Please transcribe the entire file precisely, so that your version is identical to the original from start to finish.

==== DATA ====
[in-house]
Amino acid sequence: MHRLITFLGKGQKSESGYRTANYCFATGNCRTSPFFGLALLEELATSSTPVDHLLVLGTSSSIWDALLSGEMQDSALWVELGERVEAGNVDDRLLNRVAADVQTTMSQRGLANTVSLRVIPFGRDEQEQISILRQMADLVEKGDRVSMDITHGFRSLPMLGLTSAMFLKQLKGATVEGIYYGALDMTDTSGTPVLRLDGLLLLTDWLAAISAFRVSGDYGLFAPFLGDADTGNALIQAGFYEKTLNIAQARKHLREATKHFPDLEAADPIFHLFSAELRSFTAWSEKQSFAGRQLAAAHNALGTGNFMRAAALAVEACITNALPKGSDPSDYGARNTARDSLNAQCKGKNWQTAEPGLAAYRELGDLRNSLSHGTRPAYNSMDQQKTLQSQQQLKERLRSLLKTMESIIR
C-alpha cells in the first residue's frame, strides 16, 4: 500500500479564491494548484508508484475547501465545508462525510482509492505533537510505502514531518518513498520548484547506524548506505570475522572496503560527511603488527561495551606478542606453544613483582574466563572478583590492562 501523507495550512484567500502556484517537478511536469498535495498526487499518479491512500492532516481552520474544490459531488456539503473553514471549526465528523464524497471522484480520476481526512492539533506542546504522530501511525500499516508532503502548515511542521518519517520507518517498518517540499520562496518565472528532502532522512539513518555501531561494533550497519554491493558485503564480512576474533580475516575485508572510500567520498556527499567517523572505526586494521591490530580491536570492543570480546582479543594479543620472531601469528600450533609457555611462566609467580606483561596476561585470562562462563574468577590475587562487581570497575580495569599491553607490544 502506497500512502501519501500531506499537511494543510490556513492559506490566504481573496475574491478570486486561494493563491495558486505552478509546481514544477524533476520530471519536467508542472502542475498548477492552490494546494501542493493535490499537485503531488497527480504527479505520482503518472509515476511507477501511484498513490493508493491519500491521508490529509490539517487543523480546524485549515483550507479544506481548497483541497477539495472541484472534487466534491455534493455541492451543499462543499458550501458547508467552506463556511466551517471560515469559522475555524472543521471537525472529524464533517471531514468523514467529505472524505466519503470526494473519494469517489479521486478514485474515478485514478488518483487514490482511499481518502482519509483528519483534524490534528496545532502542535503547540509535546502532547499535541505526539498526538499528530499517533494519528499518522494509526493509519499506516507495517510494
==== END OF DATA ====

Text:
[in-house]
Amino acid sequence: MHRLITFLGKGQKSESGYRTANYCFATGNCRTSPFFGLALLEELATSSTPVDHLLVLGTSSSIWDALLSGEMQDSALWVELGERVEAGNVDDRLLNRVAADVQTTMSQRGLANTVSLRVIPFGRDEQEQISILRQMADLVEKGDRVSMDITHGFRSLPMLGLTSAMFLKQLKGATVEGIYYGALDMTDTSGTPVLRLDGLLLLTDWLAAISAFRVSGDYGLFAPFLGDADTGNALIQAGFYEKTLNIAQARKHLREATKHFPDLEAADPIFHLFSAELRSFTAWSEKQSFAGRQLAAAHNALGTGNFMRAAALAVEACITNALPKGSDPSDYGARNTARDSLNAQCKGKNWQTAEPGLAAYRELGDLRNSLSHGTRPAYNSMDQQKTLQSQQQLKERLRSLLKTMESIIR
C-alpha cells in the first residue's frame, strides 16, 4: 500500500479564491494548484508508484475547501465545508462525510482509492505533537510505502514531518518513498520548484547506524548506505570475522572496503560527511603488527561495551606478542606453544613483582574466563572478583590492562 501523507495550512484567500502556484517537478511536469498535495498526487499518479491512500492532516481552520474544490459531488456539503473553514471549526465528523464524497471522484480520476481526512492539533506542546504522530501511525500499516508532503502548515511542521518519517520507518517498518517540499520562496518565472528532502532522512539513518555501531561494533550497519554491493558485503564480512576474533580475516575485508572510500567520498556527499567517523572505526586494521591490530580491536570492543570480546582479543594479543620472531601469528600450533609457555611462566609467580606483561596476561585470562562462563574468577590475587562487581570497575580495569599491553607490544 502506497500512502501519501500531506499537511494543510490556513492559506490566504481573496475574491478570486486561494493563491495558486505552478509546481514544477524533476520530471519536467508542472502542475498548477492552490494546494501542493493535490499537485503531488497527480504527479505520482503518472509515476511507477501511484498513490493508493491519500491521508490529509490539517487543523480546524485549515483550507479544506481548497483541497477539495472541484472534487466534491455534493455541492451543499462543499458550501458547508467552506463556511466551517471560515469559522475555524472543521471537525472529524464533517471531514468523514467529505472524505466519503470526494473519494469517489479521486478514485474515478485514478488518483487514490482511499481518502482519509483528519483534524490534528496545532502542535503547540509535546502532547499535541505526539498526538499528530499517533494519528499518522494509526493509519499506516507495517510494